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About Mojo-Jojo

  • Title
    The Briefcase is Secure
  • Birthday 1992-10-03

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  • Gender
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  • Interests
    All tech-y things
    Music and Video
    Scuba Diving
  • Biography
    I'm a student in the field of Embedded Systems Engineering, where hardware- and software-development come together to build the future.

    I've been building/fixing by own PCs since I was 9/10 and have been playing with electronics for as long as I can remember.

    Other than that I love myself some good old Scuba Diving, music, and nature.
  • Occupation
    Embedded Systems Engineer

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  1. Not any 2.4 GHz receiver will work. While it's correct that the frequency plays a major part in receiver/transmitter intercompatibility, it is by no means the only factor that counts. Some receivers are explicitly paired to one specific mouse or require a pairing process. Some receivers use different modulation techniques than others, even though they use the same frequency. And then there's the difference in protocols: Bluetooth, Zigbee, other 802.15.4-based protocols, are all not simply interchangeable.
  2. Then I'm out of ideas, sorry. Hopefully someone else has an idea.
  3. So in that same window, when you click "Display adapter properties for Display 1", and then in the new window click "List all modes", is there a 240Hz mode listed as well? If so, you could try selecting it and seeing what happens. My issue was my display was running at 59 Hz, which you would think was close enough to 60 Hz, but it was very noticable for me.
  4. On Windows 10, under Settings->System->Display->Advanced Display Settings (at the bottom of the page) This will take you to a summary of your display information with the current operating properties.
  5. And is this only on the desktop, or in-game as well? You're running a 240 Hz display, can you verify that the desktop is running the display at that same frame-rate? I had issues not too long ago where the mouse pointer would feel laggy, because the desktop wasn't rendering at my display's native refresh rate. As soon as I fixed that, the issue went away.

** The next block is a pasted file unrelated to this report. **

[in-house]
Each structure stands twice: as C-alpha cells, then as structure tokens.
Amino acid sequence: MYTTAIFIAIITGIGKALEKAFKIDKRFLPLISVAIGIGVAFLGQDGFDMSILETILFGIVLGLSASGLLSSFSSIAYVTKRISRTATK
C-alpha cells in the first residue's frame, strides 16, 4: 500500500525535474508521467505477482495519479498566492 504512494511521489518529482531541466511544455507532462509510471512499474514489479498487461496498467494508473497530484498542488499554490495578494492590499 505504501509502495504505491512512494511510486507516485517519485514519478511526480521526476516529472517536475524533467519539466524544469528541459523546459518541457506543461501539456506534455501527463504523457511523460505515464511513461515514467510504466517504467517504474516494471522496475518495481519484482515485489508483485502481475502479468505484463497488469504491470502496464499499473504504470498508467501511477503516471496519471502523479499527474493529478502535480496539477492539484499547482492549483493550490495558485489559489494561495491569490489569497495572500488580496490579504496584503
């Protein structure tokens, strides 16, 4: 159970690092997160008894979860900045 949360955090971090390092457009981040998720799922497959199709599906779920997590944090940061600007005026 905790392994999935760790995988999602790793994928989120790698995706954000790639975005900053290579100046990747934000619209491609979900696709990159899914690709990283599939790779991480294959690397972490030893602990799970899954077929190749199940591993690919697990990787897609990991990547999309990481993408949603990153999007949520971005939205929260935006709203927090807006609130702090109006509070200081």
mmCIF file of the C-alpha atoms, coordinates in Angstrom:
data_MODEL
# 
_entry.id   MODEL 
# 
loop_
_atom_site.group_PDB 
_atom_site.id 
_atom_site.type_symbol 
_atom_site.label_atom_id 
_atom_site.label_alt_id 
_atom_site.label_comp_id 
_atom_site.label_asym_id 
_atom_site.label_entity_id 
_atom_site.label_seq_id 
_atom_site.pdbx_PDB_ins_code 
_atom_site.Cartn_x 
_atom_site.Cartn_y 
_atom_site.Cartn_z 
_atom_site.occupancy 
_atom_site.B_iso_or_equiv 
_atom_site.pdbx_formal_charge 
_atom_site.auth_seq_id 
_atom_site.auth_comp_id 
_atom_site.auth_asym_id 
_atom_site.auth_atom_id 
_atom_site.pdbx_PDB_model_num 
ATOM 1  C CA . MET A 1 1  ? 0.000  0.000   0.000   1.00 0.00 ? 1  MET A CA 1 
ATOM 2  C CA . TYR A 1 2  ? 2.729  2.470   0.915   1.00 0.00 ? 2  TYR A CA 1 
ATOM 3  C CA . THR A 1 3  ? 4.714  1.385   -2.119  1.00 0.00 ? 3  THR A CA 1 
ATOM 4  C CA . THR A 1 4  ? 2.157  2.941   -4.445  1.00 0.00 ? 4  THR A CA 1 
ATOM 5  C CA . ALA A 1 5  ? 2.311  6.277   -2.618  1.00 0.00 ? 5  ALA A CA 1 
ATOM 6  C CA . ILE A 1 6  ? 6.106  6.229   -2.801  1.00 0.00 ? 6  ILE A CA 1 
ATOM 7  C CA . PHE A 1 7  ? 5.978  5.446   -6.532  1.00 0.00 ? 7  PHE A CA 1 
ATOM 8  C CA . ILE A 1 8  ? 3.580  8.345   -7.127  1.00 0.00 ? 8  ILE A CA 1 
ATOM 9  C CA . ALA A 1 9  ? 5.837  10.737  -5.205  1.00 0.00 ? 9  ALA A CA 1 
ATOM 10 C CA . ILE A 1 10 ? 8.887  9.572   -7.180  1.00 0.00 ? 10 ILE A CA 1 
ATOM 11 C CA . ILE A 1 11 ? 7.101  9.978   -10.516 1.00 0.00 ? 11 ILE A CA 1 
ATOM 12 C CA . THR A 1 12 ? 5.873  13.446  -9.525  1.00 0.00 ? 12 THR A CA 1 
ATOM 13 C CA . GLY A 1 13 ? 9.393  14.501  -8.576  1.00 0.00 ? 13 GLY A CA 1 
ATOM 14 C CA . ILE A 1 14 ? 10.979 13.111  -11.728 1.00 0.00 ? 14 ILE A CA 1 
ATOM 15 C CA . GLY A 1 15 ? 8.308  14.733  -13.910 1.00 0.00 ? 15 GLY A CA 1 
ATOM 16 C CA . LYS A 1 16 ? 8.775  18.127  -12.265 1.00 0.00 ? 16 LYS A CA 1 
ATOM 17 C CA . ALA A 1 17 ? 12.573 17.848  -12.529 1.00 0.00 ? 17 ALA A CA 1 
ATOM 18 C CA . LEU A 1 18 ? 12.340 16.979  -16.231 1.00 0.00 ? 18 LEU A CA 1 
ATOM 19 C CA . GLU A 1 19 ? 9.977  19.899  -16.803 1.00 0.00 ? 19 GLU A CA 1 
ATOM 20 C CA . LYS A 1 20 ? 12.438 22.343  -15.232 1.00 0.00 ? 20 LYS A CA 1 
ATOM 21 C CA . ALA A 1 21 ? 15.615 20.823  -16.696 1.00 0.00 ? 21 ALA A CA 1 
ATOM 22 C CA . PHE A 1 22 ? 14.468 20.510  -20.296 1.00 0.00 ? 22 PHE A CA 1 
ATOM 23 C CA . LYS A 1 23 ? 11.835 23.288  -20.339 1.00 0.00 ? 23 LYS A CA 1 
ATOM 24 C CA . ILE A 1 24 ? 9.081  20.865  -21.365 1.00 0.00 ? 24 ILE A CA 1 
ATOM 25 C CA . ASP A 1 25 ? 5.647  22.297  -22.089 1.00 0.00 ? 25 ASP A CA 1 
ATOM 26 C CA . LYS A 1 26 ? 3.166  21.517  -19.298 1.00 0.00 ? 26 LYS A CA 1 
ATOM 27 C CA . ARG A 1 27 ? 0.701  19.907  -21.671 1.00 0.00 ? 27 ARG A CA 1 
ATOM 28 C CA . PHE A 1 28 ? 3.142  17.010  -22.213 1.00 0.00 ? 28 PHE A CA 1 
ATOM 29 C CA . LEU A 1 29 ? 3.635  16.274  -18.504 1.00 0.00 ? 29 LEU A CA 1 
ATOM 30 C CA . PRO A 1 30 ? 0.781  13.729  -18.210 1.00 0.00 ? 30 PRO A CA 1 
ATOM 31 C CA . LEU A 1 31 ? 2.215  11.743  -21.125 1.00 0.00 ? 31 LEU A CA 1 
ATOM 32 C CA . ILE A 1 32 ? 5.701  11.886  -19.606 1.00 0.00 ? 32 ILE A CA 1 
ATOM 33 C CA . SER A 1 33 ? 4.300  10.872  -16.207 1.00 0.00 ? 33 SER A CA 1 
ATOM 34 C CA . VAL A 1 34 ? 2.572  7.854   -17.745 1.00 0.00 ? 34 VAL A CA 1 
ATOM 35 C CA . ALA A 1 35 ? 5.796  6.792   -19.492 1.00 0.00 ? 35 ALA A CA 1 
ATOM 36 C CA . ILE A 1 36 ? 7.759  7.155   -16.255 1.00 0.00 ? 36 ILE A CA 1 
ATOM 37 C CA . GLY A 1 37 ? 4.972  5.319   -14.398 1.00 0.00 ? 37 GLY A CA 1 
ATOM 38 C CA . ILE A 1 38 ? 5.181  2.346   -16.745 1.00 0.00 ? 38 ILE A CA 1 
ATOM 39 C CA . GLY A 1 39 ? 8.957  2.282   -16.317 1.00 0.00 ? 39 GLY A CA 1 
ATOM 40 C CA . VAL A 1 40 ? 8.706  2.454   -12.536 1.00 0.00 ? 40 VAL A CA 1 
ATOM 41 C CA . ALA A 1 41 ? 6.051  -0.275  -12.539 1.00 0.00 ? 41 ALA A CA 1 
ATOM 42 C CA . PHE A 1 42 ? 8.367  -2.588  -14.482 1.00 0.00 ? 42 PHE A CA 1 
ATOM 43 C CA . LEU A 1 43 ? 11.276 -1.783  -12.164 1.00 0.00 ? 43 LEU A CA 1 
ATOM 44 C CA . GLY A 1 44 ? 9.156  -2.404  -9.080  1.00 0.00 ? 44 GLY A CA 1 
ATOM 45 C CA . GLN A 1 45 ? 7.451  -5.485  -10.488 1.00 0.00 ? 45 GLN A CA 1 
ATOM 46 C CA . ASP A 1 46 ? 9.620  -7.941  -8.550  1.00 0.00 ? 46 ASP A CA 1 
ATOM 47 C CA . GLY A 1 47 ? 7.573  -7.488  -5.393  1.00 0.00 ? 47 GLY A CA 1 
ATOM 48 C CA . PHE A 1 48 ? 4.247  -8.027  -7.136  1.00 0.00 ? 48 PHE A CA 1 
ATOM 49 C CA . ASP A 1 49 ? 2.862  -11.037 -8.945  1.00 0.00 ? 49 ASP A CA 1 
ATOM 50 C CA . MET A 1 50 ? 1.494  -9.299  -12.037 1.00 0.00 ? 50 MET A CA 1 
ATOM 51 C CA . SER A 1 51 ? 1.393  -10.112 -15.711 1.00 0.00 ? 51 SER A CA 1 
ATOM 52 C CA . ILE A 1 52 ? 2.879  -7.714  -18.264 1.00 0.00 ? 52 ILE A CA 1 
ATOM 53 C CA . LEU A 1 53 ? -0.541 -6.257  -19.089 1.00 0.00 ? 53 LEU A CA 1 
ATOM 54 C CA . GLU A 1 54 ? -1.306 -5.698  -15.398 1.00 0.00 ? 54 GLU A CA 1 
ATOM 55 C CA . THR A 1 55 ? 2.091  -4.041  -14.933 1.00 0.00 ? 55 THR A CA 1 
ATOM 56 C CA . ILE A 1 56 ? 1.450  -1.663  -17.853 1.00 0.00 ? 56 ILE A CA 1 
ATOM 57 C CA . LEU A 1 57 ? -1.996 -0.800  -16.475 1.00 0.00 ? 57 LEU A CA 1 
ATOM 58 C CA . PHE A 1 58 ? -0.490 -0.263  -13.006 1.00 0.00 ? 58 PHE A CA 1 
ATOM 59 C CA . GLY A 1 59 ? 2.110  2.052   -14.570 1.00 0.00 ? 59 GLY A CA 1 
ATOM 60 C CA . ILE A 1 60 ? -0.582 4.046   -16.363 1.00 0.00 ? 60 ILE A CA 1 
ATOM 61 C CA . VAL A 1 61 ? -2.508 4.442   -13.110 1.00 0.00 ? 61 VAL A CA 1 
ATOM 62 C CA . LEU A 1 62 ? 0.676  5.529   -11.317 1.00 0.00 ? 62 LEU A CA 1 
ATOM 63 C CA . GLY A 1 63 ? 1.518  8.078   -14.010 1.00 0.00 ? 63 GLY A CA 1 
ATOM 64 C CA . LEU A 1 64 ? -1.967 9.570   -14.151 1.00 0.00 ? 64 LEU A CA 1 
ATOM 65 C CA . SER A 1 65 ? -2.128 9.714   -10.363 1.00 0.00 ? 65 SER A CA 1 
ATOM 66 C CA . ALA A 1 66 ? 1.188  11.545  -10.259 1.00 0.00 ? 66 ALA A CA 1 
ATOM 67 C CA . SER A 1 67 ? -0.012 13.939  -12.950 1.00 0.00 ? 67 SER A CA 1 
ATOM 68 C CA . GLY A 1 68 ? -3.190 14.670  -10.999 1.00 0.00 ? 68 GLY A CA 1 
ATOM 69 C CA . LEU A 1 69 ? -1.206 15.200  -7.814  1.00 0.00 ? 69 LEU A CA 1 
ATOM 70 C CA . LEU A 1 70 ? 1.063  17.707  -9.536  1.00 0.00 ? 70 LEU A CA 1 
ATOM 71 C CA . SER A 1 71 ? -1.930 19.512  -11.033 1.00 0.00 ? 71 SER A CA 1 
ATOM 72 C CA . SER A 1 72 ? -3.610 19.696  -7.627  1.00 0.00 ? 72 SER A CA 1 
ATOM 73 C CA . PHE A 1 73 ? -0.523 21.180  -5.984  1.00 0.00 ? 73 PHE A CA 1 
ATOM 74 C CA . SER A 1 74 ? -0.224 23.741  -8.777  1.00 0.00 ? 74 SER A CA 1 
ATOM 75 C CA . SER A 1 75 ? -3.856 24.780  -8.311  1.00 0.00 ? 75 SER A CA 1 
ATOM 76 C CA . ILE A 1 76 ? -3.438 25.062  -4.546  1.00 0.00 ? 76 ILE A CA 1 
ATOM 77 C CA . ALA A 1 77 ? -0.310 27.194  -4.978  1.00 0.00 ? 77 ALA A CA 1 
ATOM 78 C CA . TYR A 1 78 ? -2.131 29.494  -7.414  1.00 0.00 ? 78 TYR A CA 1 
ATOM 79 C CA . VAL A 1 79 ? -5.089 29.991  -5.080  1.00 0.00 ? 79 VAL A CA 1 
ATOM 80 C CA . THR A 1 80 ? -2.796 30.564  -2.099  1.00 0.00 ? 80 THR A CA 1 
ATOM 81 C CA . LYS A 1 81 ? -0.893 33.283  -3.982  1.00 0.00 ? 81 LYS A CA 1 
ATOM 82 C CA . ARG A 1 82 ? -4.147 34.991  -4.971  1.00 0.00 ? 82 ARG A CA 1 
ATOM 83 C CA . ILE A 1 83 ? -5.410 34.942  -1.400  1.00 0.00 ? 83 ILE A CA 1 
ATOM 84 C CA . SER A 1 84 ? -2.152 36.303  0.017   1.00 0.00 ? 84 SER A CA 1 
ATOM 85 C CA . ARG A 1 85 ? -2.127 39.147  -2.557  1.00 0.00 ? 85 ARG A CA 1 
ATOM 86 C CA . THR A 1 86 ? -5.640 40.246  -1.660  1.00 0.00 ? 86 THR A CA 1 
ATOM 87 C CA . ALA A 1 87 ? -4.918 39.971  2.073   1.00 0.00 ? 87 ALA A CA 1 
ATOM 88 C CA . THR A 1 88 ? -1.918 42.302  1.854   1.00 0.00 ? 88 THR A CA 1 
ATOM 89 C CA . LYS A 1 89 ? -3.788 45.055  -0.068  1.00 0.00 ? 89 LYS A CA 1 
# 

6. So with "On ice", what's the actual issue you're trying to describe? Slow velocity ramp-up and "gliding" after you stop moving? Or simply high latency?
  7. Mojo-Jojo

    Is this wierd?

    Nah man, I put up background noise all the time. Sometimes it's TED talks, but it can be anything. As long as you feel comfortable, who cares what it is.
  8. I posted too soon, my bad. What I meant is that when someone buys, say, a 6700K, that's not just some mainstream processor by any means. It's a pretty serious chip. Yet intel still only slaps 16 PCIE lanes on them. The next step up, the extreme editions, suddenly have ~40 lanes. But at a price, of course.
  9. This 16x PCIE lanes for even the newest i7s is getting ridiculous. There's too big a gap between the regular i7s and the extreme editions.
  10. Yep. It's the easiest for simple on/off regulation, although it'd be harder to have volume-dependent brightness with MOSFETs. You could use a high-power transistor for that with the right amplification configuration. With a MOSFET, you would have to use a PWM generated from the volume of the audio, or a MOSFET with a good linear response between the current that it allows through and the voltage at the gate.
  11. Most LED strips have resistors built in either way, but just in case he was going to connect the LEDs directly, I thought it'd be useful information.
  12. The voltage tolerance on LEDs is very tight. Connecting LEDs in parallel means each gets the full supply voltage. You can't just connect some voltage supply and expect your LEDs to live for long. Not without some form of resistance. So each LED would need EXACTLY (or within a certain spec) its rated voltage, or much safer: add a resistor to each of your LEDs. Without that resistance, they'll almost certainly draw too high a current and blow. I assume the LED strip has that taken care of, but better check and be safe than sorry. With these kinds of high loads, a MOSFET would be much more adequate to switch on and off the LEDs. They require no gate/base current so you won't have to worry about saturation like with transistors, which is great at these kinds of amps. Usually the power losses inside the MOSFET are much smaller. Also make sure to check if you need a heatsink. Since the switching frequencies might be high, the inductance from the supply to the LEDs could cause current spikes and reflections and other weird behaviour. Make sure to decouple the 12V supply well with some bulky capacitors to prevent weird issues or a blown supply.
  13. Partly true. Usually eletrolytic capacitors like these will not resonate and will not cause an audible frequency. However, you will find in some circuits that they are gunked down to prevent them from creating audible noises. This is especially true in applications where there is a high ripple current passing through the capacitors (because capacitors let AC currents through!) Ceramic capacitors, usually in SMD format, are known to have the piezo-electric effect causing them to be able to produce audible sounds., but they're not usually used for bulk filtering as electrolytics are.
  14. Does it help to wiggle/angle the connector? If so, the socket for your charger connector is loose. If not, I suspect a problem with the power delivery circuitry.